Many have no idea that only 1% of our farmland in the U.S. is organic. Given that over 80% of households now purchase organic, that number is shockingly low. Companies like Kashi have established a third party certification program to help farmers convert conventional land to organic land. It’s a brilliant idea. More are needed. The funding for organic farms hasn’t been there, because the Farm Bill, the piece of legislation that determines financial support for U.S. farmers, heavily favors commodities—corn and soy, the foundation of our junk food system.
It’s been fascinating to watch this play out over the last several years. As Big Food increasingly buys into the organic food movement, the supply chain has barely budged. This is not sustainable. We are importing organic ingredients, rather than building out our supply chain here. Stuck at 1%, sectors in the organic industry are now suggesting that hydroponic “farms” by labeled “organic.” These “farms” are plastic containers and towers that don’t rely on inputs like sunshine and soil, but rather are regulated by technology, water systems and require nutrient inputs to account for their soilless nature. It’s not a bad idea, as it also requires far less water. But is it organic? That’s the question that is up for debate. And it’s a big one.
Thankfully, this isn’t just a conversation between lobbyists in DC, the dairy industry or parents around kitchen tables.
Congressman Doug LaMalfa (R-CA) has joined the growing bipartisan effort to increase funding for the USDA Organic Agriculture Research and Extension Initiative (OREI). As a co-sponsor of the Organic Agriculture Research Act (HR 2436) Rep. LaMalfa joins fellow Agriculture Committee member, Congressman John Faso (R-NY), California Congressman David Valadao (R-CA), and 50 other Members of Congress who have signed on to support the bill.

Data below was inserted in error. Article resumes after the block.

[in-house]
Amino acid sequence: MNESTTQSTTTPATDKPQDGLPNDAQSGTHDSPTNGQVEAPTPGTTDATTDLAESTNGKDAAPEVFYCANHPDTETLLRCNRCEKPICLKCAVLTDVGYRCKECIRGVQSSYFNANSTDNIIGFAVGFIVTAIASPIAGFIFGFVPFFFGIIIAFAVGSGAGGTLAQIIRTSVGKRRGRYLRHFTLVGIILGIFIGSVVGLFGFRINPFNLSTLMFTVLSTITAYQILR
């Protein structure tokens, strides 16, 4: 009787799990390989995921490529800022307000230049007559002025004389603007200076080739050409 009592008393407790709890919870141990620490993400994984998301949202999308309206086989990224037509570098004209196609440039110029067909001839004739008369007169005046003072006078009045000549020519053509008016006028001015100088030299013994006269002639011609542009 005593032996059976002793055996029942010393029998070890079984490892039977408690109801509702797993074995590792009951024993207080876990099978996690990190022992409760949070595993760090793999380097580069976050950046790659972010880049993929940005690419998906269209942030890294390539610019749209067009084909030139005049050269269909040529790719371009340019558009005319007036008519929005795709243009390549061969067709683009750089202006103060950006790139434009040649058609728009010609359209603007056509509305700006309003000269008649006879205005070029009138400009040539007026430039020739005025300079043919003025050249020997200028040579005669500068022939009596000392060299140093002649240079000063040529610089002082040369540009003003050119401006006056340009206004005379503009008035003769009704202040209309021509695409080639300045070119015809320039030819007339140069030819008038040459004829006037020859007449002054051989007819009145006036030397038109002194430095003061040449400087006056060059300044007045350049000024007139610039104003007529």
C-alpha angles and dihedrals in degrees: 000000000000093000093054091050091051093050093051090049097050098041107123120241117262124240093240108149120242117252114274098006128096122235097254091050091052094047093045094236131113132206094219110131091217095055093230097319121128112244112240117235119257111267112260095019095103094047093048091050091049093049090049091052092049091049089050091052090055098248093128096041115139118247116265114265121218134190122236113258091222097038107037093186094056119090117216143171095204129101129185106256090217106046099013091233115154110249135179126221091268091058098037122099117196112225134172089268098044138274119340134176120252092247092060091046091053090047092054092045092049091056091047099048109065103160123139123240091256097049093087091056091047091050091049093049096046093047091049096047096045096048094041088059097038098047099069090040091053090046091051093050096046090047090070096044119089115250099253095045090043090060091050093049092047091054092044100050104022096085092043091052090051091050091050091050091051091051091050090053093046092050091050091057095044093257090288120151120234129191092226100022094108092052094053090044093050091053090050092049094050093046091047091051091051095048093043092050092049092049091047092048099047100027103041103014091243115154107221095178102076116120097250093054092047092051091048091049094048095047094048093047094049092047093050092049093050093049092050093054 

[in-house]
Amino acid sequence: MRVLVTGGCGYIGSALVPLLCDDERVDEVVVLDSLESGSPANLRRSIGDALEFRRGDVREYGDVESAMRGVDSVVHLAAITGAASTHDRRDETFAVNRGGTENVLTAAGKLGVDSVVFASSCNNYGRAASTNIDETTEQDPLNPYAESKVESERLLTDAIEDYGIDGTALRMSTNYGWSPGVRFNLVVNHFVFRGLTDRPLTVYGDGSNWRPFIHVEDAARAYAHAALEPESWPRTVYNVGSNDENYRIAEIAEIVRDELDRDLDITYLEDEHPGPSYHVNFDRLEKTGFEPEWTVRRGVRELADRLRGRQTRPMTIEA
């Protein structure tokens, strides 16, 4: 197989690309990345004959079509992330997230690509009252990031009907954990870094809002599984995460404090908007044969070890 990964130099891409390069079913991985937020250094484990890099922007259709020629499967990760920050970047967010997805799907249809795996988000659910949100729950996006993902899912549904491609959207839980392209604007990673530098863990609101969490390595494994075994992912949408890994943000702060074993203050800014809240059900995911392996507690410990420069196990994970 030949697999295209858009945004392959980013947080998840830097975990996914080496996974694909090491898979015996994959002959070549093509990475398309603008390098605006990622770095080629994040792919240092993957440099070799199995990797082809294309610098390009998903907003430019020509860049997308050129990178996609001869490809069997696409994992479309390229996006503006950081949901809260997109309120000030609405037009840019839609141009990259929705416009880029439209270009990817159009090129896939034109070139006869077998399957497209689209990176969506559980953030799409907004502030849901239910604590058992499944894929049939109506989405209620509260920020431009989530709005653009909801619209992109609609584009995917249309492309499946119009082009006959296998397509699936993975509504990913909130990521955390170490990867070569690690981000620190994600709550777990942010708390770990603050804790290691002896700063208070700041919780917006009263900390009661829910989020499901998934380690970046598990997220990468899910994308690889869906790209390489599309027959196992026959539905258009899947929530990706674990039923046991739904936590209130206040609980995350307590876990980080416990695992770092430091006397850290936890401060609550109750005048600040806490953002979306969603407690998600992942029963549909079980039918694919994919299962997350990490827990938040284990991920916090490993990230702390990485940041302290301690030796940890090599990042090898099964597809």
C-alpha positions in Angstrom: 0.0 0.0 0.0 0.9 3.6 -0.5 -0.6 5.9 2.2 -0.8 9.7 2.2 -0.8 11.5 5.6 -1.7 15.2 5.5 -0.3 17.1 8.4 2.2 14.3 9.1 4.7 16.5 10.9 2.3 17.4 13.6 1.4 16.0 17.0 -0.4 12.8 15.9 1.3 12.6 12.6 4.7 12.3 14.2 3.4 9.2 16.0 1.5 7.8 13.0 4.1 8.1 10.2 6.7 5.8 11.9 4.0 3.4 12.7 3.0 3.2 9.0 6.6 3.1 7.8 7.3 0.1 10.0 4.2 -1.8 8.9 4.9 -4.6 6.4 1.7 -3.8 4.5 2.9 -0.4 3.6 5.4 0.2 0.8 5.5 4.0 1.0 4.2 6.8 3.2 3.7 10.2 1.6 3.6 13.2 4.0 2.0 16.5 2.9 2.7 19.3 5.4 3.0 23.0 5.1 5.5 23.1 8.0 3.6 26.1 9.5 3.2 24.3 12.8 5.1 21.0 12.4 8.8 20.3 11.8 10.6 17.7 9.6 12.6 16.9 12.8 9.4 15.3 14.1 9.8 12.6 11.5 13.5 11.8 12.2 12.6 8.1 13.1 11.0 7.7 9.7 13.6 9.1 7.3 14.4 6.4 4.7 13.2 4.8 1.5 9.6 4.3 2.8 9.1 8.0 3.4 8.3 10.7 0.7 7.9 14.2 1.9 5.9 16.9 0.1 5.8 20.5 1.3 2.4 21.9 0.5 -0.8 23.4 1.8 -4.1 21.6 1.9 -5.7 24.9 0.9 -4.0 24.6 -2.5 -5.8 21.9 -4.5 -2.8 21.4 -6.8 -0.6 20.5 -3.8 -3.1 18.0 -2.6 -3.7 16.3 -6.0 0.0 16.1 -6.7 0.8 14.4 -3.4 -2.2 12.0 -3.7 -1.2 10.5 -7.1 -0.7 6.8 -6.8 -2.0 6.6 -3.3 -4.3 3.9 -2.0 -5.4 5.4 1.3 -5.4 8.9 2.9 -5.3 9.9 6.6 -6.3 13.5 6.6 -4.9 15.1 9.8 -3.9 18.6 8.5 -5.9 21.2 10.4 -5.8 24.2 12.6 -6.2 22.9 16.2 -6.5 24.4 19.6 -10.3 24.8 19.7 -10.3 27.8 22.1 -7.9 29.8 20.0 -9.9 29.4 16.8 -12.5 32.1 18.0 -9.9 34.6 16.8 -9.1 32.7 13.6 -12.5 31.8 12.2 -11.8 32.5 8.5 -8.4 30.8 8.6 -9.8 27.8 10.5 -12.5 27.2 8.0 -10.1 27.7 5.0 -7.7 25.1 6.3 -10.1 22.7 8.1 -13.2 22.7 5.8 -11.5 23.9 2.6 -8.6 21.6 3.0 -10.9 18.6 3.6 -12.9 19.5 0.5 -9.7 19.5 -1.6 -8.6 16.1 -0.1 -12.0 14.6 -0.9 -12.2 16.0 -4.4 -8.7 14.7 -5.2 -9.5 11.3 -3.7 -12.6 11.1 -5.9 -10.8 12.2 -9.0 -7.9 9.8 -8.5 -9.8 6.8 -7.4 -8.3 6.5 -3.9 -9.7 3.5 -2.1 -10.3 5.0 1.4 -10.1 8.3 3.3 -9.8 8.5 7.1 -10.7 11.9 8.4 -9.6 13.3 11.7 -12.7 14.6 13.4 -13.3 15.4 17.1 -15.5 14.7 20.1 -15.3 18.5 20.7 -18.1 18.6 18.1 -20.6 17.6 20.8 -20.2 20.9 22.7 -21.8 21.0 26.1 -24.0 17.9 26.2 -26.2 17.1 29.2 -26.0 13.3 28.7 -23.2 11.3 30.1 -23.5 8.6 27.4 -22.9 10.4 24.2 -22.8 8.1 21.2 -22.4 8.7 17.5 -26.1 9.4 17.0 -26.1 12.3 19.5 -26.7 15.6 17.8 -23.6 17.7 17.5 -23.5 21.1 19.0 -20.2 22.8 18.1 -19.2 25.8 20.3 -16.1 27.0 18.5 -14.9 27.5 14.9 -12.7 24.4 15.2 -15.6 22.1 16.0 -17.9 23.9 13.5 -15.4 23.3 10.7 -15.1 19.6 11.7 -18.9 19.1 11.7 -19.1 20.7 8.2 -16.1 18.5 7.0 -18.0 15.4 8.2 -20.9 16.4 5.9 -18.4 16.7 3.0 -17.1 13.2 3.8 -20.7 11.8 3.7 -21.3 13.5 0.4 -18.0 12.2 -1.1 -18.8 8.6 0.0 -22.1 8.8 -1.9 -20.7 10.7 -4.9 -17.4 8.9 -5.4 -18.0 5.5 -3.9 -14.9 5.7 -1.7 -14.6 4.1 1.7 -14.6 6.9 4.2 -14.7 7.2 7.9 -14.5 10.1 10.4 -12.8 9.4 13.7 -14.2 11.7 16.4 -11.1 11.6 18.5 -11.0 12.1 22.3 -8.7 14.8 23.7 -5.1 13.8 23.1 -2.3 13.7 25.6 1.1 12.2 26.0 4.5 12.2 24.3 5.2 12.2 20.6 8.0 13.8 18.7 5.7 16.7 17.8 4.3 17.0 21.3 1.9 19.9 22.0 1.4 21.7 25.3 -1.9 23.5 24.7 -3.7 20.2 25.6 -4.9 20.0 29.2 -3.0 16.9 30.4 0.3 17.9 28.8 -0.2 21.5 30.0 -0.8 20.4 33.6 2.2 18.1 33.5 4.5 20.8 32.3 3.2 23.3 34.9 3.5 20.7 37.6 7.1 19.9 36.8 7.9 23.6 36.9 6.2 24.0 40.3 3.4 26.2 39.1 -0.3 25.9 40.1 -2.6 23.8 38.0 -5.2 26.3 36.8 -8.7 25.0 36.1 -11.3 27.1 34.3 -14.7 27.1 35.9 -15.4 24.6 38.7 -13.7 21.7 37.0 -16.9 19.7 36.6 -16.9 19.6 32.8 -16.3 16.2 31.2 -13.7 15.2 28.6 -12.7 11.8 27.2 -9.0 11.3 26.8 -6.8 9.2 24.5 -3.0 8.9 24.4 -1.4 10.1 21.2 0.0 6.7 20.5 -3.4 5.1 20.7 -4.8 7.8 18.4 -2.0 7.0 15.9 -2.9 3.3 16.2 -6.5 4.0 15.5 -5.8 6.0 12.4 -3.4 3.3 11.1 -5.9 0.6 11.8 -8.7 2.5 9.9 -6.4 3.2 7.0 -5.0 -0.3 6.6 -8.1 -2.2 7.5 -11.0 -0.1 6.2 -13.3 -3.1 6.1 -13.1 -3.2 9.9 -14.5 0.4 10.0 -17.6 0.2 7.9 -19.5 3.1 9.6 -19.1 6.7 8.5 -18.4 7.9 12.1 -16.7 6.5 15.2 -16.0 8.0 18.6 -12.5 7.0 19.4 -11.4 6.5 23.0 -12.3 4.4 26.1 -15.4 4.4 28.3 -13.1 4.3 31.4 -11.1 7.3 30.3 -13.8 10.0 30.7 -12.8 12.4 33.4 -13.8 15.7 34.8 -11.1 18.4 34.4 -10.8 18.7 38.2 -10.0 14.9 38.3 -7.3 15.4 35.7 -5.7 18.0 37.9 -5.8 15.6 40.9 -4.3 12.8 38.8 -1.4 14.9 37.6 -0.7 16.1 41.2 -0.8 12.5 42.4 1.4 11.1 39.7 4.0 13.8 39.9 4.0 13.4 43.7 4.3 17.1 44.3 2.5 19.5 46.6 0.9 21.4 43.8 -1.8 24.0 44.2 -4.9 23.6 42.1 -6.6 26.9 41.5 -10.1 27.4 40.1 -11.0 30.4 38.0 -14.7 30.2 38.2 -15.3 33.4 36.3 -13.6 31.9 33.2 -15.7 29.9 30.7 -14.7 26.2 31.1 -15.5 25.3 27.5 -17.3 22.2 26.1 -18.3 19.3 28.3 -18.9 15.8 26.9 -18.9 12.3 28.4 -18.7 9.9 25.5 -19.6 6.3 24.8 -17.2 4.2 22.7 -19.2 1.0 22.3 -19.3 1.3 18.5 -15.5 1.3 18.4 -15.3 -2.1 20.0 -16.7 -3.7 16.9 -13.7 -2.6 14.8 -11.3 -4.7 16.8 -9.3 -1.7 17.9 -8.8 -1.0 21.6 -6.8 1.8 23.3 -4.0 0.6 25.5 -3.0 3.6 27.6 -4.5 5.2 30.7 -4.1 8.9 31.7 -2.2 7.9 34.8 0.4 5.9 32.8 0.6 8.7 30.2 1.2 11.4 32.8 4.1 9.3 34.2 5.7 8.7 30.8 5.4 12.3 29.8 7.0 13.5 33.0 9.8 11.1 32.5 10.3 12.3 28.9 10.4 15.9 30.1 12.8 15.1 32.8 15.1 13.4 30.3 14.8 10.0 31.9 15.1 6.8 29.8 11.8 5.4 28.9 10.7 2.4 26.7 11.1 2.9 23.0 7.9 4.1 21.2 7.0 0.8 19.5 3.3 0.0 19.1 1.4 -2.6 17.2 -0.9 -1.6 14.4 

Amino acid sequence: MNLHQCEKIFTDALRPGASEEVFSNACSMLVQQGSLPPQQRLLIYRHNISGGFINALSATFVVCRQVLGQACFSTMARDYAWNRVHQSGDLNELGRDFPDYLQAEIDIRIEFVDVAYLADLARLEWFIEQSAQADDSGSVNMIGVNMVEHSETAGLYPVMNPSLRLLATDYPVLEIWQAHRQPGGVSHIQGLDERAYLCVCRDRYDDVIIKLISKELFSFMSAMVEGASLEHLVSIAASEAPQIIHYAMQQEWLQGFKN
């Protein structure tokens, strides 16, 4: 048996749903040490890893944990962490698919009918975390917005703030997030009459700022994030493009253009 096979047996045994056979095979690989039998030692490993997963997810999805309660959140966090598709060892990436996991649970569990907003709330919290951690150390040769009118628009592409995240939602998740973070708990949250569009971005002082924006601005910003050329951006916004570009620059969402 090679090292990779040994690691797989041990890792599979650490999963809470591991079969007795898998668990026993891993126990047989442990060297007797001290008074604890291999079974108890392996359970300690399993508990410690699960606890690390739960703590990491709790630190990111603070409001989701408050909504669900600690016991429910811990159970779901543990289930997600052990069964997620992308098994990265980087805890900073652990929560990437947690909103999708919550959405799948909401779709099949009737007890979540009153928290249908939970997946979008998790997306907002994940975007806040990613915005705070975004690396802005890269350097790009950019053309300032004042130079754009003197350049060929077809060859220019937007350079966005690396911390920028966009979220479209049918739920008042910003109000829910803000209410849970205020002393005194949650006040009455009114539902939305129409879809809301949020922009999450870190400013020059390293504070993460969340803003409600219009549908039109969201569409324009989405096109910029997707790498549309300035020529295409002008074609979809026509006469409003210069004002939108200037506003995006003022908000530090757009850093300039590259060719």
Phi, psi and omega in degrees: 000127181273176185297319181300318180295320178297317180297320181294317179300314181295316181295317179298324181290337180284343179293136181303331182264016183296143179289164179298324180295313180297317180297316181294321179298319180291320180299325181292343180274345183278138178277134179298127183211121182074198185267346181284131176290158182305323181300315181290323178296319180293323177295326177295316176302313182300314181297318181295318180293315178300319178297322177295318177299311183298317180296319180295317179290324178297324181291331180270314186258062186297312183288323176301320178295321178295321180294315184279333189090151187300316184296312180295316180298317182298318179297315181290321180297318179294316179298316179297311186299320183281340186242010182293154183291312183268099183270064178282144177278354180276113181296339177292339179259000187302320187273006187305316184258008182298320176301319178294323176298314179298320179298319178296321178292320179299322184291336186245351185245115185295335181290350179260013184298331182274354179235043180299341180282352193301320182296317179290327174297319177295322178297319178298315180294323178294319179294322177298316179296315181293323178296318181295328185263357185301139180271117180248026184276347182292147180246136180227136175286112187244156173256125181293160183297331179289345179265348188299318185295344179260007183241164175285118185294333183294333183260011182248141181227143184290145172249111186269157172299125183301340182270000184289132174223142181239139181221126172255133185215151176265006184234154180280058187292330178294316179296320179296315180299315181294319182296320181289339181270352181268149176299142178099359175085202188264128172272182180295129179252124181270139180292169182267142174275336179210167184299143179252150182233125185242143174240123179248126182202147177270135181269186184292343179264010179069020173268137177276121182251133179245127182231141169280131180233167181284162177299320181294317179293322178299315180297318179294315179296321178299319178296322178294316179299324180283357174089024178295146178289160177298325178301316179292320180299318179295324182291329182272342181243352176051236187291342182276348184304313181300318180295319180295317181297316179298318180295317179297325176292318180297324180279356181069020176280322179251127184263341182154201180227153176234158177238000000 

HR2436 was sponsored originally by Reps. Chellie Pingree (D-ME), Dan Newhouse (R-WA), and Jimmy Panetta (D-CA). The bill seeks to renew the OREI program and increase its funding to $50 million per year.
“California agriculture adds more than $47 billion a year to our state’s economy, responsible for over half of all the fruits, nuts, and vegetables grown in the country,” said LaMalfa. “As markets and consumer demands change, it’s important we provide our farmers and ranchers with the tools they need to keep up and remain competitive. The OREI program does just that, and I’m proud to support this legislation.”
Sales of organic products continue to grow by double digits (23% growth in 2016, USDA Organic Production Survey). Yet, U.S. organic production is growing at a relatively slower pace. American farms are not keeping up with consumer demand, and we are increasingly turning to imported organic products. This is a lost opportunity for our farmers, our communities, and our country. Federal investment in organic research has been stagnant for nearly a decade. Congressman LaMalfa and the bill’s other co-sponsors are leading Congress to help American farmers meet the challenges of organic farming systems and highly competitive global markets.
Organic farms and businesses have proven to be a strong engine of jobs and economic health throughout the U.S. and California’s 1st District is no exception. Congressman LaMalfa has 234 certified organic operations in his district according to the Organic Trade Association.
“We are grateful to Congressman LaMalfa for taking the time to hear directly from farmers about the importance of increased investment in organic research,” said Brise Tencer, Executive Director at OFRF. “It is encouraging to see this level of bipartisan support for a bill that will help America’s organic farmers succeed.”
The Organic Agriculture Research Act is endorsed by the Organic Farming Research Foundation, the California Farm Bureau Federation, California Certified Organic Farmers, and the Organic Trade Association.
Organic Farming Research Foundation (OFRF) is a non-profit foundation that works to foster the improvement and widespread adoption of organic farming systems. OFRF cultivates organic research, education, and federal policies that bring more farmers and acreage into organic production. Please visit their site to learn more.